Adjustable Trims
Baffle Trims
Glass Trims
Pinhole Trims
Reflector Trims
Shower Trims
Square Trims
Wall Wash Trims
Light Fixture Type
Light Source
Power Method
Input Voltage
Light Bulb Base Type
Light Bulb Shape
Color Temperature
Color of Light
Light Bulbs Included
CA Title 24
Energy Star
LED Manufacturer
Location Rating
Mounting Type
Recessed Housing Type
Recessed Light Nominal Diameter
Recessed Trim Type
Replaces Incandescent
Separate Component Required
Trim Secures to Housing
UL Listed

Light Fixtures / Ceiling Lighting / Recessed Lighting / Recessed Lighting Trims /

Baffle Recessed Lighting Trims

The most popular type of recessed lighting cover is the talented baffle trim, which employs concentric ridges to reduce the glare from a can light. A baffle is any device used to soften the effects of a sound, light or fluid. Recessed light baffle trims are commonly used in homes and offices, where their anti-glare properties can help you concentrate or relax in a gently-lit environment.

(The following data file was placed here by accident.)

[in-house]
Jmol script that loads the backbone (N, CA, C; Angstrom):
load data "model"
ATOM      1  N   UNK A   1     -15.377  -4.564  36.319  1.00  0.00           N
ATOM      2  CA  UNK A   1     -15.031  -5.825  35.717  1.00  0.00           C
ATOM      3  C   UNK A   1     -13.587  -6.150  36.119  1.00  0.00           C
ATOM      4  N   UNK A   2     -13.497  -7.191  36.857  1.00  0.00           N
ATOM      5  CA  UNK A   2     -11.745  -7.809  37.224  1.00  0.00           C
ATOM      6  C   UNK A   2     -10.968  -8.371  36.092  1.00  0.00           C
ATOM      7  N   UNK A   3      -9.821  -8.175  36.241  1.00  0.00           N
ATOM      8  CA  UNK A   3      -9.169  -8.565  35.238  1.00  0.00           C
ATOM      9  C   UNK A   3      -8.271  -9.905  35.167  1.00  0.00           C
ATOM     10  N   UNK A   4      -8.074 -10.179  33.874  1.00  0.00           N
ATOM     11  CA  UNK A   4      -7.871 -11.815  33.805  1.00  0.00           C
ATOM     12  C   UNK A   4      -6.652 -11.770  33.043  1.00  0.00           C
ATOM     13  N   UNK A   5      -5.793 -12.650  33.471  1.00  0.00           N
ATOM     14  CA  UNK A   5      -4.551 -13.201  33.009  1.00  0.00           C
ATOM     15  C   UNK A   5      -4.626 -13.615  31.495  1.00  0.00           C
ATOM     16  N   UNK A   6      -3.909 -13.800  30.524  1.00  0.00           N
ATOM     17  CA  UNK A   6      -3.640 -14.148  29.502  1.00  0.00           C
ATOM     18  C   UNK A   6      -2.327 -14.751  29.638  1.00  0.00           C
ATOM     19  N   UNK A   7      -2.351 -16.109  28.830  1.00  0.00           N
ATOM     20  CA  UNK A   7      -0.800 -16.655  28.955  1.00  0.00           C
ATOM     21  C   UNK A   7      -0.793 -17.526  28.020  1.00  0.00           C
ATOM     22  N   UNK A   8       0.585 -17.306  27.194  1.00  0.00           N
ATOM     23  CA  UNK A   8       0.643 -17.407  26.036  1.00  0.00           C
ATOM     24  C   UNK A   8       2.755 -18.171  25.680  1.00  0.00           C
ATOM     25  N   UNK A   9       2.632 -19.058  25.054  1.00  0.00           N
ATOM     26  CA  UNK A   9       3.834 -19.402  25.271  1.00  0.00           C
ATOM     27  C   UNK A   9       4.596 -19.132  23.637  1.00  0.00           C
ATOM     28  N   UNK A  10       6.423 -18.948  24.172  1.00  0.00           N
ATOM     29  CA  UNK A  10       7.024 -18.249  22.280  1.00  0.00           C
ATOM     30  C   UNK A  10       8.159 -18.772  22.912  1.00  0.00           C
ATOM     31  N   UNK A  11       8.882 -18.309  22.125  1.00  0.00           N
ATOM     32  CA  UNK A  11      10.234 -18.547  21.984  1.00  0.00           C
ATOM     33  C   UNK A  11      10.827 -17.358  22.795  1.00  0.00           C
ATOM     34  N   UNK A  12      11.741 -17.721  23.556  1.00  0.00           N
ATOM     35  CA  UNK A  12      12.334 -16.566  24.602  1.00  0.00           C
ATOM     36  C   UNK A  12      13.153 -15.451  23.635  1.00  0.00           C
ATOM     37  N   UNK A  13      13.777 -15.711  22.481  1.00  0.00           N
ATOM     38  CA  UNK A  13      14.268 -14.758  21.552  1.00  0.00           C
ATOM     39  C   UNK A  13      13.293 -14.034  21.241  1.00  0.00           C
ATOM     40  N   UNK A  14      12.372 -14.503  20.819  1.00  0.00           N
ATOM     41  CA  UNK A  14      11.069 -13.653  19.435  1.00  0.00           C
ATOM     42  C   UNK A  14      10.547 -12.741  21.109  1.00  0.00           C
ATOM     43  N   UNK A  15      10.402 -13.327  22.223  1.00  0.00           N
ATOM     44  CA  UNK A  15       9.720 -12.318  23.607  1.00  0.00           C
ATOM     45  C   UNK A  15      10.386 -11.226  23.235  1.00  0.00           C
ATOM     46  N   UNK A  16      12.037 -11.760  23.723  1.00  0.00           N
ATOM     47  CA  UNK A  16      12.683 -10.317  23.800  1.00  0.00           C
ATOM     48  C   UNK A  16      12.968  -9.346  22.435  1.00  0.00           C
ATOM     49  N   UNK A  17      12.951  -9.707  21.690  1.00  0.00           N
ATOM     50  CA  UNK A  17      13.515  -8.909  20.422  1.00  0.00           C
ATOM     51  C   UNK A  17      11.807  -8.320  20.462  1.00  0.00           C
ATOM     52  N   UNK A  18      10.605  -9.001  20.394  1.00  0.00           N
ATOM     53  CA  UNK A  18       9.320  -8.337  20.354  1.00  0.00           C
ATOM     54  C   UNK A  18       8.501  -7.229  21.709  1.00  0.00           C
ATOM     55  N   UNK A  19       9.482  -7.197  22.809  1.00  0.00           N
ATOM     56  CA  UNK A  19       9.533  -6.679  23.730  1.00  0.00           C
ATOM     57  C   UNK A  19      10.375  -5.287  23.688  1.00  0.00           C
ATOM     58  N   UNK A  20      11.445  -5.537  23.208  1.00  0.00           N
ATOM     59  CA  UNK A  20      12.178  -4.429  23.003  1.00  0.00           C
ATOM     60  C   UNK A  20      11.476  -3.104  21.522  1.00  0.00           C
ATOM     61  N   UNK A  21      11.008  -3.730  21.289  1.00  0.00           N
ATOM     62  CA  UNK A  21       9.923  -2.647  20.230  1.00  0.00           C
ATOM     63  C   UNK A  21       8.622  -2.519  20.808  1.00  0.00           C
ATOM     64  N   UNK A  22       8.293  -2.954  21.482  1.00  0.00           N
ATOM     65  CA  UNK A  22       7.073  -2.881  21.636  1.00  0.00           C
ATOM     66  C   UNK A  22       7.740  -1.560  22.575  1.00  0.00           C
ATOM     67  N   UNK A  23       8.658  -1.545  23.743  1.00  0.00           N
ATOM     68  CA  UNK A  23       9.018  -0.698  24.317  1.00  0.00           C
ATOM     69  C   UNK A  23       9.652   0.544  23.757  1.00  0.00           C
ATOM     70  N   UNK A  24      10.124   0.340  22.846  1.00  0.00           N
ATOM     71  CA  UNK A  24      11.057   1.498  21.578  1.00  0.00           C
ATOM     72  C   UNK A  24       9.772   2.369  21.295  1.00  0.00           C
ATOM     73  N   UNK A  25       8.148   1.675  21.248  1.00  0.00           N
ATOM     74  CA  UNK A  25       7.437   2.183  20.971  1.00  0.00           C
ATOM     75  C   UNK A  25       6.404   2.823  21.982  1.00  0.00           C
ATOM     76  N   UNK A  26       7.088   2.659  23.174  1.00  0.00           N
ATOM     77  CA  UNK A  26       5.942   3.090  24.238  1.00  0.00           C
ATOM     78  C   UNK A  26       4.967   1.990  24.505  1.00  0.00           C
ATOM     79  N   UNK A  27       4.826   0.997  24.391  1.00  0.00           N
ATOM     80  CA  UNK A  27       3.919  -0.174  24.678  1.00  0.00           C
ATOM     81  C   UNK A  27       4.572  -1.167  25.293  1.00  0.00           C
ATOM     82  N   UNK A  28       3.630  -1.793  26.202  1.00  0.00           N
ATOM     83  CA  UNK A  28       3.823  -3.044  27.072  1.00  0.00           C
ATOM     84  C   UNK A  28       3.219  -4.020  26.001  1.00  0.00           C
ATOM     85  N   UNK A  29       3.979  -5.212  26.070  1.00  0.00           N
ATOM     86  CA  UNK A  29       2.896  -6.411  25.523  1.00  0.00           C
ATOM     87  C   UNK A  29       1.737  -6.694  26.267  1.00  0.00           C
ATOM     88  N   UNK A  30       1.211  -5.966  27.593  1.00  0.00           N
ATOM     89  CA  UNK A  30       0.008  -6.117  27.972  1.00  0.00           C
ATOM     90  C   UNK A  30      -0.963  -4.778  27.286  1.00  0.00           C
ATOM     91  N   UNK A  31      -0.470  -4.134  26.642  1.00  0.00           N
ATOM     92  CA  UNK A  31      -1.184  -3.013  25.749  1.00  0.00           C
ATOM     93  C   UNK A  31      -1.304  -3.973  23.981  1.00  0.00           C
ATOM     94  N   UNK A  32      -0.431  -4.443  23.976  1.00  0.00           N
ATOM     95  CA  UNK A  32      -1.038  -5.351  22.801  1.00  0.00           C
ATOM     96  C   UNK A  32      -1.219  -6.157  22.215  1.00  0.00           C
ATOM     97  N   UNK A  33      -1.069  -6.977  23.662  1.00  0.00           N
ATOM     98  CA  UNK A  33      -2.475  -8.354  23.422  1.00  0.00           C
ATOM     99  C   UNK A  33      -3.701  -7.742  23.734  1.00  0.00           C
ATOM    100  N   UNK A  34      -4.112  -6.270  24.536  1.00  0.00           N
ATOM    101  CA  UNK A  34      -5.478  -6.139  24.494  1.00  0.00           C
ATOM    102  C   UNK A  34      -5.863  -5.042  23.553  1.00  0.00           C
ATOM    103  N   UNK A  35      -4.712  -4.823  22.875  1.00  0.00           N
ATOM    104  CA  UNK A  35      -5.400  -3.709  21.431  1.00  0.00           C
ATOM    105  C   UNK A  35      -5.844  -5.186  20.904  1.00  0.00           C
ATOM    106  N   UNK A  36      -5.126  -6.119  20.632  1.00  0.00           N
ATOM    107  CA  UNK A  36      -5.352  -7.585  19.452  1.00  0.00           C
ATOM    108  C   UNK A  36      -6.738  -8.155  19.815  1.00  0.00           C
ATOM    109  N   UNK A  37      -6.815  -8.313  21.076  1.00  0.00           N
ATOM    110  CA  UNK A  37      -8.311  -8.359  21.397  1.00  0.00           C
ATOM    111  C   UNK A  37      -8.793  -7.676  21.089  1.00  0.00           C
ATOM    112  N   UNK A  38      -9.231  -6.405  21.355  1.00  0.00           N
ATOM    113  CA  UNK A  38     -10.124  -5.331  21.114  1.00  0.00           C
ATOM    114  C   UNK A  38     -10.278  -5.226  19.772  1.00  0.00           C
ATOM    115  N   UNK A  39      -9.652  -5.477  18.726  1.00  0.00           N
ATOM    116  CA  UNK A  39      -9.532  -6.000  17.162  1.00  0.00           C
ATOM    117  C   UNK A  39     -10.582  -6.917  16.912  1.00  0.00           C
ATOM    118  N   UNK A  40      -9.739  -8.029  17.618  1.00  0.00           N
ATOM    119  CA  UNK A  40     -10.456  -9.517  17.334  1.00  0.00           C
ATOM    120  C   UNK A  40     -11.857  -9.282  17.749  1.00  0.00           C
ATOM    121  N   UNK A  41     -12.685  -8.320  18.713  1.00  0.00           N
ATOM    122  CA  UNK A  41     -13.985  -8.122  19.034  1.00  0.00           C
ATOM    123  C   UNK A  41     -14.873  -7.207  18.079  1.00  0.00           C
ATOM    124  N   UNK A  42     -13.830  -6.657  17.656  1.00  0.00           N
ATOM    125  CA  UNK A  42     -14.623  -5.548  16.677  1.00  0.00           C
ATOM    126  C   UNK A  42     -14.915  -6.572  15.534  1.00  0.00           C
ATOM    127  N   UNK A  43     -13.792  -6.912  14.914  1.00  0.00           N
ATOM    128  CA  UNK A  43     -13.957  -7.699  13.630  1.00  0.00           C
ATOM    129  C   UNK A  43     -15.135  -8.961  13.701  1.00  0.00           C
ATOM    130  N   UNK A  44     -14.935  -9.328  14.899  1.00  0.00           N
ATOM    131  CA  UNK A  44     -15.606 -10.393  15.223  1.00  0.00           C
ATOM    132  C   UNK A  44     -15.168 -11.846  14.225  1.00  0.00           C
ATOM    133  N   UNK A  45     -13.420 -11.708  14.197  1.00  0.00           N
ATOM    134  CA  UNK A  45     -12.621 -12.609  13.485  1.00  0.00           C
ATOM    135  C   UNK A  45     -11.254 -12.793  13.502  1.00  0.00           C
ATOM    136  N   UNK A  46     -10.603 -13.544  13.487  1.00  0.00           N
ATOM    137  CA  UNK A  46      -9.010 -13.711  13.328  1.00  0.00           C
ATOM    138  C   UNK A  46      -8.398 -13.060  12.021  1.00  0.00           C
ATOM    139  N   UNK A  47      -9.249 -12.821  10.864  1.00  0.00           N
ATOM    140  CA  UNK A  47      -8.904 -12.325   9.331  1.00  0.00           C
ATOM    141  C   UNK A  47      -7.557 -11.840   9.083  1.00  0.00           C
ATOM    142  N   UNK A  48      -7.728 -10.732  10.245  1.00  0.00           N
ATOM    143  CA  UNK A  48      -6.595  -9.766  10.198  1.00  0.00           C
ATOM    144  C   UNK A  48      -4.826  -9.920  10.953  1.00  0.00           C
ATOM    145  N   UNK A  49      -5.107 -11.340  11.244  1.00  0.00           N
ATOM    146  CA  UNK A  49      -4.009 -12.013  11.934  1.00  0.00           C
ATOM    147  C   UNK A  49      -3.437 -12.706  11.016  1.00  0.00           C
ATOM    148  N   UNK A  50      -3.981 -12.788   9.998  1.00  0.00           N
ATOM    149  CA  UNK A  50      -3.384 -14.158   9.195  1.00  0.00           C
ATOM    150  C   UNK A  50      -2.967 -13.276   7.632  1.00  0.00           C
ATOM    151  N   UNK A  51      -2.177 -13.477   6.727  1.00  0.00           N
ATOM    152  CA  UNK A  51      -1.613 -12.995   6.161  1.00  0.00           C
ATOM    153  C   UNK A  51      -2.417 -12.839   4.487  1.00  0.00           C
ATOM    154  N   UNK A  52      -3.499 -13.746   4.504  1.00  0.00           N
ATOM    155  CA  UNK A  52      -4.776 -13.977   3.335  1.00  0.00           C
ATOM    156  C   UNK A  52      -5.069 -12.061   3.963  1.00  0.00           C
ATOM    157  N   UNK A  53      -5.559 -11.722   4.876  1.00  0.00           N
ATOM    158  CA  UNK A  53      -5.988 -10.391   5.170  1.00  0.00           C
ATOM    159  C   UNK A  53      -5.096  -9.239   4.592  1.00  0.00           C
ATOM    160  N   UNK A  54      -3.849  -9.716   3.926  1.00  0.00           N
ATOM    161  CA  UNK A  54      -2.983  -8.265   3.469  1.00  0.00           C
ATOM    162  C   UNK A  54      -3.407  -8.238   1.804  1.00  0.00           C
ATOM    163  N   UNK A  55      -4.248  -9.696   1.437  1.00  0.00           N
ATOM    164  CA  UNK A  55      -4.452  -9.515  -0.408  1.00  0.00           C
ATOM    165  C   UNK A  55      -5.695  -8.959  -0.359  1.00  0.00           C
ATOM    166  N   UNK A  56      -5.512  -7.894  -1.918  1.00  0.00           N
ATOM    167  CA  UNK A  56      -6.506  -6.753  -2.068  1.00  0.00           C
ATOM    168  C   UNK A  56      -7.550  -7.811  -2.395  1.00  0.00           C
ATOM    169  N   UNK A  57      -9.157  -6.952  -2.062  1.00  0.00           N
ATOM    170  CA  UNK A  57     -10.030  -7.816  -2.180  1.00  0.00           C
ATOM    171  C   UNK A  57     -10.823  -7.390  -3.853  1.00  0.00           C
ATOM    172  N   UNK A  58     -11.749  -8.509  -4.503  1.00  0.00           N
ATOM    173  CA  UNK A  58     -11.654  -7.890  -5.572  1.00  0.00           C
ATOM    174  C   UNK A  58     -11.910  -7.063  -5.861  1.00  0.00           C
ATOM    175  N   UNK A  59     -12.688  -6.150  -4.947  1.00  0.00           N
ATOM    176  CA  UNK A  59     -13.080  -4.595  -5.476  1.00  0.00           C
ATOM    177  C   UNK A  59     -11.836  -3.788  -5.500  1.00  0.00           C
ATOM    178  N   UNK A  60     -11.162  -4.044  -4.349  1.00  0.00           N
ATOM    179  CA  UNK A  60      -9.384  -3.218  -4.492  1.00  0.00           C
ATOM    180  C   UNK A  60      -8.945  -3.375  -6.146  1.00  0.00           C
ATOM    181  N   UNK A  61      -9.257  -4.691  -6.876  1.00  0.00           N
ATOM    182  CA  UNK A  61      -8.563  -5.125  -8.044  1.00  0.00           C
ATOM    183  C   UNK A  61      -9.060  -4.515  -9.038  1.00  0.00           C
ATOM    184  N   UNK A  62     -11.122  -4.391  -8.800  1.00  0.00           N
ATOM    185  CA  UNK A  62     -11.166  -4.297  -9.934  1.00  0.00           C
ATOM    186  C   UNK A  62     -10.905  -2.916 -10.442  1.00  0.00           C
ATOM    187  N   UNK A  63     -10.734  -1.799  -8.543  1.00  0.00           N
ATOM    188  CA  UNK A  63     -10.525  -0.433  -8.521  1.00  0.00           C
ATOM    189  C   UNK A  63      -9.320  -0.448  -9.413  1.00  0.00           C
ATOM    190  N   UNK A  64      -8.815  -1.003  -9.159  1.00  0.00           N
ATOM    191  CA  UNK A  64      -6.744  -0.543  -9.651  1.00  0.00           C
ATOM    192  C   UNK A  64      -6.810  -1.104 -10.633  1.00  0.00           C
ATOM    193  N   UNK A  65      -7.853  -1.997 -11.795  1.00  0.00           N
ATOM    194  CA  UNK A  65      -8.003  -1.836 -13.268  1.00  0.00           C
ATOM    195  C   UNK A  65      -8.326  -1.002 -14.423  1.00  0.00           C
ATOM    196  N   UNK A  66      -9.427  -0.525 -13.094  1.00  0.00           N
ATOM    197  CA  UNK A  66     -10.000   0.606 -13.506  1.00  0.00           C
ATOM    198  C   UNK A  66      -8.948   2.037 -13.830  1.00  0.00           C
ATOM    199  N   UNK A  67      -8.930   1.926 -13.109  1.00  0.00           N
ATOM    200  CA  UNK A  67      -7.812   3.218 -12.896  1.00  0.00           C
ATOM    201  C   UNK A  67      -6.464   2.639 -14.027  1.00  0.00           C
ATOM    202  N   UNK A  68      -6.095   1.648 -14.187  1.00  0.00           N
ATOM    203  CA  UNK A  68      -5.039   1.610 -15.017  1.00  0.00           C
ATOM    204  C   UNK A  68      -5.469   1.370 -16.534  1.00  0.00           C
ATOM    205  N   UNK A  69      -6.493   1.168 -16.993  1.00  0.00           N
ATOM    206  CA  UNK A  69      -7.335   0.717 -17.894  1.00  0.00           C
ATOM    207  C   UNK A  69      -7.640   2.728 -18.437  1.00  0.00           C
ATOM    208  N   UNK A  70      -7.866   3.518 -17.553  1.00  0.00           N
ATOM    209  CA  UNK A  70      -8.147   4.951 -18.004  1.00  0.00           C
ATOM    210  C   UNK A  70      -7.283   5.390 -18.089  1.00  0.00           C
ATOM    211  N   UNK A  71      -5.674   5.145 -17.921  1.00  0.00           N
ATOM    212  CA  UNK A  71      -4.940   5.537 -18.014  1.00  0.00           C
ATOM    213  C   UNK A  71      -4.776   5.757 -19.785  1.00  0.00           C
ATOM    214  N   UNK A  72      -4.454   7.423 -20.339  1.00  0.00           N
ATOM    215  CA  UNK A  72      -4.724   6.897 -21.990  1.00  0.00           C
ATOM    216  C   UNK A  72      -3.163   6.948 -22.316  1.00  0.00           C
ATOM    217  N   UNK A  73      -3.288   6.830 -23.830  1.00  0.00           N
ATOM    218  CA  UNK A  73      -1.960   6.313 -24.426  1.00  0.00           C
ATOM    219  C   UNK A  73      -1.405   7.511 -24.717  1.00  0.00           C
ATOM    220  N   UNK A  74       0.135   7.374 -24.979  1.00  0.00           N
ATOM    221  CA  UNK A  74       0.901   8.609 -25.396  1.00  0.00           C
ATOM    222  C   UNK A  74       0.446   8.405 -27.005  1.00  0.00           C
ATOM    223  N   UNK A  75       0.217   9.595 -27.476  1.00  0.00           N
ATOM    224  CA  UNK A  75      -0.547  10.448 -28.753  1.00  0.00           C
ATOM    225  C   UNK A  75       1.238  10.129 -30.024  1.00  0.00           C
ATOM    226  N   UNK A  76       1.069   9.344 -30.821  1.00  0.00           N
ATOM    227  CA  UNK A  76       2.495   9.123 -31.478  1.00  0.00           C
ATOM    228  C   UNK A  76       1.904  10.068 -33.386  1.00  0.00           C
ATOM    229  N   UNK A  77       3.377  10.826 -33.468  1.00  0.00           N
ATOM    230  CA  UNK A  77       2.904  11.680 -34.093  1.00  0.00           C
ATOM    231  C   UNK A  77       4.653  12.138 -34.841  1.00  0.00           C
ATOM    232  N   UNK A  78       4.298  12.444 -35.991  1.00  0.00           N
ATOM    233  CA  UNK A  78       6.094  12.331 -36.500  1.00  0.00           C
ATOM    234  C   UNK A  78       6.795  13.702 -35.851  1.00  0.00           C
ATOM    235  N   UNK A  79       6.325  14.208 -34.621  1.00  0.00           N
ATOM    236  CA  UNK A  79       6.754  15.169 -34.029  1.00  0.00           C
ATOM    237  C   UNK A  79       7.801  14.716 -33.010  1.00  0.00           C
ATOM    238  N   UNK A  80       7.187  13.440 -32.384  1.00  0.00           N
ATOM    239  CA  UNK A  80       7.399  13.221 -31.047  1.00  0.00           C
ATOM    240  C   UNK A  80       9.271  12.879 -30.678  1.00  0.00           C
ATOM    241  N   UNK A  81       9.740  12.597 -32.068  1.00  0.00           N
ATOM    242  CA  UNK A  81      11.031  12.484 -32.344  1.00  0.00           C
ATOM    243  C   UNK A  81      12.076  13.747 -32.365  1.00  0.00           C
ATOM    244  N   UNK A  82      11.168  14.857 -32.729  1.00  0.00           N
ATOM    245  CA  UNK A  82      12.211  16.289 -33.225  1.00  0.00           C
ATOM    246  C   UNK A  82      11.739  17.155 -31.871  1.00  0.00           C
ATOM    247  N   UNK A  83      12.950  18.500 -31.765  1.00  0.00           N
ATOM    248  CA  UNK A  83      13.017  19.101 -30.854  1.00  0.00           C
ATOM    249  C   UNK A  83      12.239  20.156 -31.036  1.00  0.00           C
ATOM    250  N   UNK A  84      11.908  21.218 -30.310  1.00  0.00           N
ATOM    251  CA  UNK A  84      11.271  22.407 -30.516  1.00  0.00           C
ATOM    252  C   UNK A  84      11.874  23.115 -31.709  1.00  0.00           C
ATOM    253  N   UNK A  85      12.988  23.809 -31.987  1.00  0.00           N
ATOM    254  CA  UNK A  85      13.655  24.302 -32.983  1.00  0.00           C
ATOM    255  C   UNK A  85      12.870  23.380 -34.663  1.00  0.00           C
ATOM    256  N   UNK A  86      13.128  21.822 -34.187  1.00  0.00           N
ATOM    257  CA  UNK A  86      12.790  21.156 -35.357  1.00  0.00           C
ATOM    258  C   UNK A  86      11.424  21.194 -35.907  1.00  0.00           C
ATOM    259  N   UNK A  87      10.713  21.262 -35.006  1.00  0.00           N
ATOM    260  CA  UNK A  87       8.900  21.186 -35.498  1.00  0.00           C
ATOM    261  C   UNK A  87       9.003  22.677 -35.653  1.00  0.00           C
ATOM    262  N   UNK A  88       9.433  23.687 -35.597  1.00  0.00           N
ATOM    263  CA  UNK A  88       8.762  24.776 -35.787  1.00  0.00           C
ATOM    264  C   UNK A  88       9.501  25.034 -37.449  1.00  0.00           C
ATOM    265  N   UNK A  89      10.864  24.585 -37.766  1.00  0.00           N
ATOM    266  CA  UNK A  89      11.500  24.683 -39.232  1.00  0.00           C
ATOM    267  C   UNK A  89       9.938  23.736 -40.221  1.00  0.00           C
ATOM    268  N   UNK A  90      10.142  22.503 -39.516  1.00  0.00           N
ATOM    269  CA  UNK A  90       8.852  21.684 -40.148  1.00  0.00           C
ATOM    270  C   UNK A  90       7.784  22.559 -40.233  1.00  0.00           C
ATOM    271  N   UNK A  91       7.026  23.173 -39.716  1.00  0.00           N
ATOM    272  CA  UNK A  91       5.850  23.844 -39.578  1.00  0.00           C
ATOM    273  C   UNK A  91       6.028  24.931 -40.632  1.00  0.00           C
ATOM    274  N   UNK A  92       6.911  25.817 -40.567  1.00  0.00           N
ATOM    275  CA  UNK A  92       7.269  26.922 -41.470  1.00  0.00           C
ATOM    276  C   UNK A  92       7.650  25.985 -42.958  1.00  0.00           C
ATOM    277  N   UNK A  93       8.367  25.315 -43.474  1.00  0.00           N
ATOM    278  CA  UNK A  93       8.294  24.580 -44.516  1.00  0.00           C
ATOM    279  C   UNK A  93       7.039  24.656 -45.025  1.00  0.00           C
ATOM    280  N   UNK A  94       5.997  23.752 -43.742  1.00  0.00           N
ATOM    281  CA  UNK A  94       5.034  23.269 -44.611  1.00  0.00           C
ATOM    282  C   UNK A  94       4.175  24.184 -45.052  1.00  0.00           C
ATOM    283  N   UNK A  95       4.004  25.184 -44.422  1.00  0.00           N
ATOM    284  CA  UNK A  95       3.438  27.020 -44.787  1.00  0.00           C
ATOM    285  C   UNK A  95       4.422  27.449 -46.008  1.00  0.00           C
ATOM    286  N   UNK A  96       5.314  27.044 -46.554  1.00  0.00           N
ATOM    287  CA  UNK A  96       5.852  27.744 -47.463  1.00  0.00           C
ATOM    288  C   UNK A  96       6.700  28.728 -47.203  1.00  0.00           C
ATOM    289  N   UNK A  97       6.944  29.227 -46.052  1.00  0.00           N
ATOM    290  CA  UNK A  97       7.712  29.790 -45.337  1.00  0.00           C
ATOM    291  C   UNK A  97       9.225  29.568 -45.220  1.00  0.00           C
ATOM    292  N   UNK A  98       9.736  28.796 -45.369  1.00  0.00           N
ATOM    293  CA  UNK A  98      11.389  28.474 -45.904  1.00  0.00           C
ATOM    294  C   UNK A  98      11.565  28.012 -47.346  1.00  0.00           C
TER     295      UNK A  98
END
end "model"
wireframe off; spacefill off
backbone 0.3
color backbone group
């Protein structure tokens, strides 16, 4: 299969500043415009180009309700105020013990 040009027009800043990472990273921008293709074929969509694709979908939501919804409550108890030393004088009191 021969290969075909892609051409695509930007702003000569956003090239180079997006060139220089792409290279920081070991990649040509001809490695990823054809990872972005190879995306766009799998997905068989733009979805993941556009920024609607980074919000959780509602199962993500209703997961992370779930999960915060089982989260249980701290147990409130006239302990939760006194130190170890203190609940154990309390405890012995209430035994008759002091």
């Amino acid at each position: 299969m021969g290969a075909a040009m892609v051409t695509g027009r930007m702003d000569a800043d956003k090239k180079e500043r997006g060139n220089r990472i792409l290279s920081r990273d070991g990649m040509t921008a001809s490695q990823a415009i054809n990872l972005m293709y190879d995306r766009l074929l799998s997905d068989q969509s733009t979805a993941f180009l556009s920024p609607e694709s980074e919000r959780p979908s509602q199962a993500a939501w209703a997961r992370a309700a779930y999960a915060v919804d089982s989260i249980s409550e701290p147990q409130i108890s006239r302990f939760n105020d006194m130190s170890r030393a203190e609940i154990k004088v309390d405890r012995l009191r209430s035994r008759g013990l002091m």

The Battle of the Baffles

Sometimes, picking your recessed lighting trim can be tough, so we decided to pair some of them off in a schoolyard brawl to help you out! Just kidding. But we can offer you some pleasant comparisons instead...

Baffle Trim vs. Open Trim

Where are you using your recessed lighting? If it is in a more commercial or industrial setting, a plain old open trim, maybe even reflective, might be a good idea because you are typically trying to get as much light as possible in that kind of environment. But if you are looking to light a home, or an office, or a home office, you might want to consider a nice gentle baffle trim. Baffle trims are the medicine men of can lighting, capable of relieving weary eyes and possibly even preventing glare-induced headaches. Pair a baffle trim with a dimmer and you will never get in a domestic fight with your lighting again!

Black Baffle vs. White Baffle

Since baffle trims are meant to reduce glare, people often like to choose black baffle trims because the dark color works to further dilute the brightness from your recessed cans. But when the light is not in use, some people don't like the way black trims look in the ceiling because (unless the ceiling is also black) they can look a bit like rabbit holes to Wonderland above your head. For this reason, some prefer white baffle trims, which still get the job done but can be a bit brighter than black trims for obvious reasons.